Trekking to Aconcagua’s Plaza Francia INDEPENDENTLY – Day 2

trip report by editor Rick McCharles

day 0 | 1 | 2 | 3 | info page | video

I was up early. Drinking coffee. Watching the sun catch high peaks.

I waited until 8am to start and was still first to depart Confluencia.

In fact I wasn’t sure of the route as it wasn’t signed at the start. A couple of people pointed me in the right direction.

Very soon the signage began. It’s clear. You can’t easily get lost (though people have). No GPS, guidebook or map is needed. Follow the cairns.

With about 1000m to climb I carried a fairly light pack. I was in the shade of the mountains for the first 2 hours.

You see the big mountain appear early on.

WOW. This must be one of the best days of the year. Very little wind.

Was I in Nepal? Or the Andes.

Once you get above vegetation there’s no way to tell.

Many people finish at the second of two viewpoints. The view is as good here at 4126m as anywhere.

But, alone, first hiker of the day, I continued another 45 minutes on to French Camp.

As you can see, it was t-shirt weather.

The only reason to hike the final rugged stretch after the viewpoint is to get an even closer view of the massive south face wall. The hanging glaciers. It’s not easy to believe that’s a 3km drop from the top.

I couldn’t guess what line they’d climb. It looked impossible.

Turns out they’ve climbed many impossible lines.

This same day a guy I met later was on the other side of the mountain slogging through metre deep new snow. His entire group turned back at 6600m aside from one character who did (somehow) summit.

Excited I’d been so lucky with my weather, I turned back quickly. Perhaps I could hike some of the trail towards Mule Camp before dark.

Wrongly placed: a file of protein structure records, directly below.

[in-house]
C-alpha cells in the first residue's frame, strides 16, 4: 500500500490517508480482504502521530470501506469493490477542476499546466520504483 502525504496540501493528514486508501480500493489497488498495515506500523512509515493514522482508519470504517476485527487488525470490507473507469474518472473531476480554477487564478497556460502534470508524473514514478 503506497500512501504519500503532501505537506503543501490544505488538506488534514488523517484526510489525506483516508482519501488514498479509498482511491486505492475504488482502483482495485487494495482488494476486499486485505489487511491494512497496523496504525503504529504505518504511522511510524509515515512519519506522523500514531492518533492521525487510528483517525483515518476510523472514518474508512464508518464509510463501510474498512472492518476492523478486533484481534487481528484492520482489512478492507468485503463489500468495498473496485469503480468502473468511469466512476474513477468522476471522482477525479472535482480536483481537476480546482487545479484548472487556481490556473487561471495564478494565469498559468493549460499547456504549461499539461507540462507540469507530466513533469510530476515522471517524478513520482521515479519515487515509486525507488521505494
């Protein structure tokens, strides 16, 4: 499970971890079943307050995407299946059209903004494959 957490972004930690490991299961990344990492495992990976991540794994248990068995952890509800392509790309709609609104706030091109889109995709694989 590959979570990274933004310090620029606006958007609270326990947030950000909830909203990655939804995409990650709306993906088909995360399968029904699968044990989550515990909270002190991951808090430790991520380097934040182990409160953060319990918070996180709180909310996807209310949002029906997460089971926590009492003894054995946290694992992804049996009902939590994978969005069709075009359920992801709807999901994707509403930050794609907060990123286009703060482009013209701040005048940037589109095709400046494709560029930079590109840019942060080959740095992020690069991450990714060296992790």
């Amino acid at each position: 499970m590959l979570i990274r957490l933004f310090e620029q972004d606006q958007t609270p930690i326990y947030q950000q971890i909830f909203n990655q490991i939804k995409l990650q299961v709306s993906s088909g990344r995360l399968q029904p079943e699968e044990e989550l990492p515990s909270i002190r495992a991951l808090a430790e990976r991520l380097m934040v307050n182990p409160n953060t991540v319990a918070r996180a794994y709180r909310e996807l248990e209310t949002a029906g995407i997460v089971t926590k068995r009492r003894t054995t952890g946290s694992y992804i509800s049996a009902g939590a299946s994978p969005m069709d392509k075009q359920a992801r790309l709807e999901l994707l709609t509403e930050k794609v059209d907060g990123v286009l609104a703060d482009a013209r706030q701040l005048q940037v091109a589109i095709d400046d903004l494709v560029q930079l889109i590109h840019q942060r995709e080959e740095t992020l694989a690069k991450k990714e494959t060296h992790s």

Vistas in the other direction are beautiful. I’d not looked back much on the way up.

I’d expected plenty of water but you should carry up all you need. It’s a desert. And most of what’s running is silted.

On the way down I took time to observe the glacier. Most of the trail is on glacial moraine.

Almost nothing can live up here. This thorny bush is hardiest.

THIS astragalus arnottianus somehow survives too.

By the time I got back down to the main trail I was exhausted. There’d be no more hiking for me this day.

It was 8 hours tent-back-to-tent moving quite quickly.
I again climbed into my bag for a nap, but this time also to get out of the sun. Though careful with face and head, I’d managed to sunburn my hands and forearms. There’s very little shade available.

That evening I went over for my mandatory doctor’s check-up. He listened to heart rate. Blood pressure. Asked a few questions. Then signed my permit.

In the tent that night I listened to Coffee Break Spanish language podcasts and got into a hilarious book about character named Hard Luck Hank.

Two tents of noisy independent Russians had arrived. They argued and shouted late into the night. With headphones on, I didn’t care.

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